Survivors testify how Hitler systematically eliminated all political opposition in Germany and then proceeded to eliminate the Jewish community and everyone else who in any way questioned the Nazi regime.
In the summer of 1939 a major enquiry was launched by three professors of the University of Harvard in the United States, addressing Germans who had fled their country since Adolf Hitler came to power. They were to describe their lives in Germany “before and after January 30th, 1933”, and say why they chose exile. Men and women of all ages, Jews, but also Protestants, Catholics, non-believers, political opponents, resistants of all kinds.
After having witnessed the seizure of absolute power carried out by terror in a few weeks, these Germans of every conviction and every faith lived and observed the “bringing into line” that the entire German society was subjected to – until the terrible ‘Kristallnacht’ in November 1938, 80 years ago.
The thousands of pages they covered with their writing and sent from the four corners of the globe have mostly been overlooked until today.
This exceptional survey, carried out in the immediate aftermath, lets us hear for the first time the voices of these women and men who managed to flee the country of the Nazis just in time. We discover this fascinating country through the amateur films shot in the eye of the storm.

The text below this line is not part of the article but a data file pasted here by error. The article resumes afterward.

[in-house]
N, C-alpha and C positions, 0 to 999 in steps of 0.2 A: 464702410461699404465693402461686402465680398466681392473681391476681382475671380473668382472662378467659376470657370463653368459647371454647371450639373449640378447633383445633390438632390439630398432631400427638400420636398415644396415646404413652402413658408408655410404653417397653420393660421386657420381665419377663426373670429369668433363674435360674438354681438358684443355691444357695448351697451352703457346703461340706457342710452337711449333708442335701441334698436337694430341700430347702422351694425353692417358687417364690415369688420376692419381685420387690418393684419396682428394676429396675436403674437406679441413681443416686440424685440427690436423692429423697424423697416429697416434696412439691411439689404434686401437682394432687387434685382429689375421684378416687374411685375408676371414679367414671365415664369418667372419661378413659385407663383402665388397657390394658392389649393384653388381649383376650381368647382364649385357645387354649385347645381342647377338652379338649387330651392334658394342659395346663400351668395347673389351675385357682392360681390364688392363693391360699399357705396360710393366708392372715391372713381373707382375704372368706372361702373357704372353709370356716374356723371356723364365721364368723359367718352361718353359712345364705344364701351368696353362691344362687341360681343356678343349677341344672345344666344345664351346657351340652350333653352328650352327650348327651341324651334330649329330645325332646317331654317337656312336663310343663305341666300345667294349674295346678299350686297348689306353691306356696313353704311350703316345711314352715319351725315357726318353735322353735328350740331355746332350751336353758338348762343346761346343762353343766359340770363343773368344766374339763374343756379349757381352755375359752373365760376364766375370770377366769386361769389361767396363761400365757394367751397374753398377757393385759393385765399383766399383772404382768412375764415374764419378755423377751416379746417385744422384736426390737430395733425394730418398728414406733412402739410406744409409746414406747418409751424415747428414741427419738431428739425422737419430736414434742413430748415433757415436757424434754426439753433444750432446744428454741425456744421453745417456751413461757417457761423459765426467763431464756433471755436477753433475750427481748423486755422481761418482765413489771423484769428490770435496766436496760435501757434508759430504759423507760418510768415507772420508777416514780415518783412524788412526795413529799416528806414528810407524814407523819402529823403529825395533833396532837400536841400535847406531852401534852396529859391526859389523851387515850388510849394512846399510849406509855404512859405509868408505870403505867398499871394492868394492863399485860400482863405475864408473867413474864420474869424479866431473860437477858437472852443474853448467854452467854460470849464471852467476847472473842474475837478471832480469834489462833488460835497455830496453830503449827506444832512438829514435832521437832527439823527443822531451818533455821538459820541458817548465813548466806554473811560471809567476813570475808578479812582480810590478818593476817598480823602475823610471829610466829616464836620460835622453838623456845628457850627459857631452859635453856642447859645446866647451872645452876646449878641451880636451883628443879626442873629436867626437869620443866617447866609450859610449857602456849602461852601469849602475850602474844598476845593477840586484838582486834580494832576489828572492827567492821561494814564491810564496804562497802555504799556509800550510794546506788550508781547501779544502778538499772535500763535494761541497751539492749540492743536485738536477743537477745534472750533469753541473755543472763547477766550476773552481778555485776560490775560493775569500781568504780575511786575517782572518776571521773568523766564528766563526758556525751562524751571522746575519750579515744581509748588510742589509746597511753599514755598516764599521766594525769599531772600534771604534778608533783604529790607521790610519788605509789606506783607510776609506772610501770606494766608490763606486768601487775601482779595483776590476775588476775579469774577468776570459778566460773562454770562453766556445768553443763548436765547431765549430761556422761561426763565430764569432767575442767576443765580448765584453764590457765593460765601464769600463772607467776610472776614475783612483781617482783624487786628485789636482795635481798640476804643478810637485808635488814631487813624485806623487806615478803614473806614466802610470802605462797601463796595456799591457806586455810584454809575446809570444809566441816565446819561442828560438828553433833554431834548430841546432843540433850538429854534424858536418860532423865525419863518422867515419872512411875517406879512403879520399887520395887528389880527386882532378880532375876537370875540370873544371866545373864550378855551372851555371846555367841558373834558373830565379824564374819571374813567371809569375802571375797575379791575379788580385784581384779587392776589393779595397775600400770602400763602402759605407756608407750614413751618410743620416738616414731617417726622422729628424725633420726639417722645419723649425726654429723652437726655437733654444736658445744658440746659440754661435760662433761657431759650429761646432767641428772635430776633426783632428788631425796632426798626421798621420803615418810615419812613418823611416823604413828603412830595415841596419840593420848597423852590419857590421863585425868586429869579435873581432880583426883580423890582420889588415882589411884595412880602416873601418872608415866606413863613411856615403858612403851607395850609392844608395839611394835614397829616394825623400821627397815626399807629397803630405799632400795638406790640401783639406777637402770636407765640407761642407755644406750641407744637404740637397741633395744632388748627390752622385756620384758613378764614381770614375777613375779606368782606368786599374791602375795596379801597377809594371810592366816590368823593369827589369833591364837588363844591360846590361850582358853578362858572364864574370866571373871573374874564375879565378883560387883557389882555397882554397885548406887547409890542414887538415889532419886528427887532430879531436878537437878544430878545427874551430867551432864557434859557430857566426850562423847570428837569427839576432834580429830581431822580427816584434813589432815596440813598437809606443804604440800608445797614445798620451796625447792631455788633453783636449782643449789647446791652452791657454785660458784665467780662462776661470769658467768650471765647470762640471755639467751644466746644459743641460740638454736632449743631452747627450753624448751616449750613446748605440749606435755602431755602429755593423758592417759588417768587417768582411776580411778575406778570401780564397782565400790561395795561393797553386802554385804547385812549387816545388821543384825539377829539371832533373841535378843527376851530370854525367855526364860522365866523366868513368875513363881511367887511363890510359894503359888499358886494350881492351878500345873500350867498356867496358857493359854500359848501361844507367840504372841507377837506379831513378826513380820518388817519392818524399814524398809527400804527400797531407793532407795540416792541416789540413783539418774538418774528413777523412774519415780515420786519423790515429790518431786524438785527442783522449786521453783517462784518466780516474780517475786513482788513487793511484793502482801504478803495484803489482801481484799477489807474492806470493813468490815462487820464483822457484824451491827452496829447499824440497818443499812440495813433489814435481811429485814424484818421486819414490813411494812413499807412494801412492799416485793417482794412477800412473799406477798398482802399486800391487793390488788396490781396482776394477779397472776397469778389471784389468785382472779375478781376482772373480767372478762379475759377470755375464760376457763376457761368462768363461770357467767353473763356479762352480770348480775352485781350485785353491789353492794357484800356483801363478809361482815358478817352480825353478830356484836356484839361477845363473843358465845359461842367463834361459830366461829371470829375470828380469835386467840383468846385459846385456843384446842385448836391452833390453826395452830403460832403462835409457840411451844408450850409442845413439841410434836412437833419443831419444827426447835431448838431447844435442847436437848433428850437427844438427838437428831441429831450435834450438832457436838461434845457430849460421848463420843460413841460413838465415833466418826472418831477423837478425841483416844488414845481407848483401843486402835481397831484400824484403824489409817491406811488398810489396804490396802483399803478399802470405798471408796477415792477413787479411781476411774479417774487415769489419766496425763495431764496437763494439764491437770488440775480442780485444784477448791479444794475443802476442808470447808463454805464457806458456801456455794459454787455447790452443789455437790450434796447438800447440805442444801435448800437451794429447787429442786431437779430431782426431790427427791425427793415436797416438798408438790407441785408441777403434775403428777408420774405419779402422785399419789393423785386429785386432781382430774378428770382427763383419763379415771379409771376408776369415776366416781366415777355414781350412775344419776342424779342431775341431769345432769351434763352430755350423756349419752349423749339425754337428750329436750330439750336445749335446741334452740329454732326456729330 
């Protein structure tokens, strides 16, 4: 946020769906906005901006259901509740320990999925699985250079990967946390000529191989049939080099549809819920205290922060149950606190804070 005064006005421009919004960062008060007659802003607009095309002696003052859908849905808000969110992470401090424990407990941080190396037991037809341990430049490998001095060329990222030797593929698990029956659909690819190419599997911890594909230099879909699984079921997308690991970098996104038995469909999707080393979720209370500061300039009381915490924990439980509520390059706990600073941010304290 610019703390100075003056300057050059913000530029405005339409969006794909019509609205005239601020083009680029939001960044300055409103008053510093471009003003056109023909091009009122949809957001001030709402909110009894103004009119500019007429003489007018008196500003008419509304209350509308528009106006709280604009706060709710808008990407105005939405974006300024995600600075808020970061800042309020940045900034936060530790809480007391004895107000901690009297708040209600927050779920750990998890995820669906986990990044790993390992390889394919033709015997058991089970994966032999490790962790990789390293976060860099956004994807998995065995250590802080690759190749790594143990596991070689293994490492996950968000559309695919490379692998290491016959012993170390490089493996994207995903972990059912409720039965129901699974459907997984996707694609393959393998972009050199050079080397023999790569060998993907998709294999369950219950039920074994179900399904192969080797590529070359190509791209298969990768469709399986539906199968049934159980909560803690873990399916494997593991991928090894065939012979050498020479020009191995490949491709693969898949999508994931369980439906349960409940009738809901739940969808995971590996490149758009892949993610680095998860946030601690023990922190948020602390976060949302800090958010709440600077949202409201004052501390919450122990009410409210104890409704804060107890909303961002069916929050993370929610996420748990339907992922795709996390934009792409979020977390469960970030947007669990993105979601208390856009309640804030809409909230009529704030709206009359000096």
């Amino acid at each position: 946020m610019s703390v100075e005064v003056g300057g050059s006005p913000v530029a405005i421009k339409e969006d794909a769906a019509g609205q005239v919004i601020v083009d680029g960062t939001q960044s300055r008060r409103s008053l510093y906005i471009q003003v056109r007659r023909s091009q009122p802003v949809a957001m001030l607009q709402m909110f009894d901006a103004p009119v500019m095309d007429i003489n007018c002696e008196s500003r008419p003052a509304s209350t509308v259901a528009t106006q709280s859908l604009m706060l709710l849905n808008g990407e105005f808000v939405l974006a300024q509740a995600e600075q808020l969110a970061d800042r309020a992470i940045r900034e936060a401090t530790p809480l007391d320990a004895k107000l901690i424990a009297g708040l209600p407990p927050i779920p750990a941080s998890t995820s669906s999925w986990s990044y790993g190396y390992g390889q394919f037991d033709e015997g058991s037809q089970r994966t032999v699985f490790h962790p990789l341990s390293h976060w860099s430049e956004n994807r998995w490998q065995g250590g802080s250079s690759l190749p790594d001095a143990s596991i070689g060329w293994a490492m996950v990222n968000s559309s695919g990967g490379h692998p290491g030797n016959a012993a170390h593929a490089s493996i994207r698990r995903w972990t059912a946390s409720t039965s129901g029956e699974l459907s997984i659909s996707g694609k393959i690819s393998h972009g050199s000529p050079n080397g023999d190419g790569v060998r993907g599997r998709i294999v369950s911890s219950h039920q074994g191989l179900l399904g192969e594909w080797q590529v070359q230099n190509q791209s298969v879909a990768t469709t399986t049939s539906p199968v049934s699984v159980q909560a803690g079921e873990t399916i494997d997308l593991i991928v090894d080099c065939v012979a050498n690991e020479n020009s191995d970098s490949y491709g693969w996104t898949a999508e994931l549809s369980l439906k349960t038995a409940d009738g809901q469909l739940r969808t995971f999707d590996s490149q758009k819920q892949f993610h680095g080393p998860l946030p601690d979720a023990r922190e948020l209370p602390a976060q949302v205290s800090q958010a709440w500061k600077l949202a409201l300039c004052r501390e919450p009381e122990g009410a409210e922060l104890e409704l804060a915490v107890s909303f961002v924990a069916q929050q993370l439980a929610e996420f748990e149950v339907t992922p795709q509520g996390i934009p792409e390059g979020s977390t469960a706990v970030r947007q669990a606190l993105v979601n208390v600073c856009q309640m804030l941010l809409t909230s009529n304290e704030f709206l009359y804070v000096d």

Writer, scriptwriter and film director Jérôme Prieur has directed many documentaries that explore history, literature and the arts. He directed a dozen contemporary writer biographies for the Humans and Books collection at the National Audiovisual Institute of France. With Gérard Mordillat he co-directed Corpus Christi, Origin of Christianity and The Apocalypse, three documentary series on the origins of Christianity which met with vast success around the world. Concerning World War II, he contributed to history, justice and remembrance with his vast editorial work and capital on the trail of ex-Gestapo Klaus Barbie, directing 2 hours of interviews with historians, legal experts and personalities that helped clarify many questions. He also made several documentaries about this era, which were acknowledged by several organizations. One such film is Hitler’s Games, Berlin 1936, selected by the Sheffield Doc/Fest, Jerusalem, ArtFIFA Montreal, and awarded at the Focal International Awards in London for virtuosity in working with archives. There is also Hélène Berr, A Young Woman in Occupied Paris selected by the Rotterdam and Jerusalem festivals and awarded Best Television Documentary by the French Syndicate of Film and Television Critics in 2014.
Sabine Naccache and Flavie David